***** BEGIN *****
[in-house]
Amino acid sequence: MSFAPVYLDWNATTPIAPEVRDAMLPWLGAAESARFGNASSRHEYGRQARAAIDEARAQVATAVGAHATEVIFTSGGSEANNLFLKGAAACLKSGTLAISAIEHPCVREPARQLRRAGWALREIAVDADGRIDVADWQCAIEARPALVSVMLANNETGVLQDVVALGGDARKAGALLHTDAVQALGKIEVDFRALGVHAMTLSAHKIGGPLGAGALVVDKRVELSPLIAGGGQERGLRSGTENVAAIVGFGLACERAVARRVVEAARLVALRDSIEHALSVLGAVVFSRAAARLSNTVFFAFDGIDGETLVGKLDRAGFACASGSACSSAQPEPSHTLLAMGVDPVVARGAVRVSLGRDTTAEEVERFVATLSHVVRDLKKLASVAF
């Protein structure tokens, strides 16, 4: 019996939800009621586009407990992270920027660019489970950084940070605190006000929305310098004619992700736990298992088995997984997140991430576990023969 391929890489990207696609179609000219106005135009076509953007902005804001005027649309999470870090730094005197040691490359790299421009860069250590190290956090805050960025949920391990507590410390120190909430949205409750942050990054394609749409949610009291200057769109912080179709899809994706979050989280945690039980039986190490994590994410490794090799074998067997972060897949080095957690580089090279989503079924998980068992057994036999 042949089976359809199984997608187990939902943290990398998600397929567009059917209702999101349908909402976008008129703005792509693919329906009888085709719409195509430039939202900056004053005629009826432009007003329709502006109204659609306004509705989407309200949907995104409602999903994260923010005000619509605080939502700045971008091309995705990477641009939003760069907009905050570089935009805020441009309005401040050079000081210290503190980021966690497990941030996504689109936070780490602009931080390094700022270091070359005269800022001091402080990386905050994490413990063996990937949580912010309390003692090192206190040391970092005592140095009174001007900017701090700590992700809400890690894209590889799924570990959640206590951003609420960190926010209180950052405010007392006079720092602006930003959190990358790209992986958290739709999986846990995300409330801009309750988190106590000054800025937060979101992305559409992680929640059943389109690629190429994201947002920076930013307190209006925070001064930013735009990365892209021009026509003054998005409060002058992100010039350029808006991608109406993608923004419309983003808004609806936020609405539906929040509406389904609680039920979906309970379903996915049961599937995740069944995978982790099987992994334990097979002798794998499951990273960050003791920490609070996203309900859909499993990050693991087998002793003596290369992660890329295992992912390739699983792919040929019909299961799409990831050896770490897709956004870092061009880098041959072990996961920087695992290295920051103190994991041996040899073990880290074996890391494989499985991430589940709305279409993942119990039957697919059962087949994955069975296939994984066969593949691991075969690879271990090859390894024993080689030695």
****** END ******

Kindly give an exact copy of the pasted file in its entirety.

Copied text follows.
[in-house]
Amino acid sequence: MSFAPVYLDWNATTPIAPEVRDAMLPWLGAAESARFGNASSRHEYGRQARAAIDEARAQVATAVGAHATEVIFTSGGSEANNLFLKGAAACLKSGTLAISAIEHPCVREPARQLRRAGWALREIAVDADGRIDVADWQCAIEARPALVSVMLANNETGVLQDVVALGGDARKAGALLHTDAVQALGKIEVDFRALGVHAMTLSAHKIGGPLGAGALVVDKRVELSPLIAGGGQERGLRSGTENVAAIVGFGLACERAVARRVVEAARLVALRDSIEHALSVLGAVVFSRAAARLSNTVFFAFDGIDGETLVGKLDRAGFACASGSACSSAQPEPSHTLLAMGVDPVVARGAVRVSLGRDTTAEEVERFVATLSHVVRDLKKLASVAF
């Protein structure tokens, strides 16, 4: 019996939800009621586009407990992270920027660019489970950084940070605190006000929305310098004619992700736990298992088995997984997140991430576990023969 391929890489990207696609179609000219106005135009076509953007902005804001005027649309999470870090730094005197040691490359790299421009860069250590190290956090805050960025949920391990507590410390120190909430949205409750942050990054394609749409949610009291200057769109912080179709899809994706979050989280945690039980039986190490994590994410490794090799074998067997972060897949080095957690580089090279989503079924998980068992057994036999 042949089976359809199984997608187990939902943290990398998600397929567009059917209702999101349908909402976008008129703005792509693919329906009888085709719409195509430039939202900056004053005629009826432009007003329709502006109204659609306004509705989407309200949907995104409602999903994260923010005000619509605080939502700045971008091309995705990477641009939003760069907009905050570089935009805020441009309005401040050079000081210290503190980021966690497990941030996504689109936070780490602009931080390094700022270091070359005269800022001091402080990386905050994490413990063996990937949580912010309390003692090192206190040391970092005592140095009174001007900017701090700590992700809400890690894209590889799924570990959640206590951003609420960190926010209180950052405010007392006079720092602006930003959190990358790209992986958290739709999986846990995300409330801009309750988190106590000054800025937060979101992305559409992680929640059943389109690629190429994201947002920076930013307190209006925070001064930013735009990365892209021009026509003054998005409060002058992100010039350029808006991608109406993608923004419309983003808004609806936020609405539906929040509406389904609680039920979906309970379903996915049961599937995740069944995978982790099987992994334990097979002798794998499951990273960050003791920490609070996203309900859909499993990050693991087998002793003596290369992660890329295992992912390739699983792919040929019909299961799409990831050896770490897709956004870092061009880098041959072990996961920087695992290295920051103190994991041996040899073990880290074996890391494989499985991430589940709305279409993942119990039957697919059962087949994955069975296939994984066969593949691991075969690879271990090859390894024993080689030695």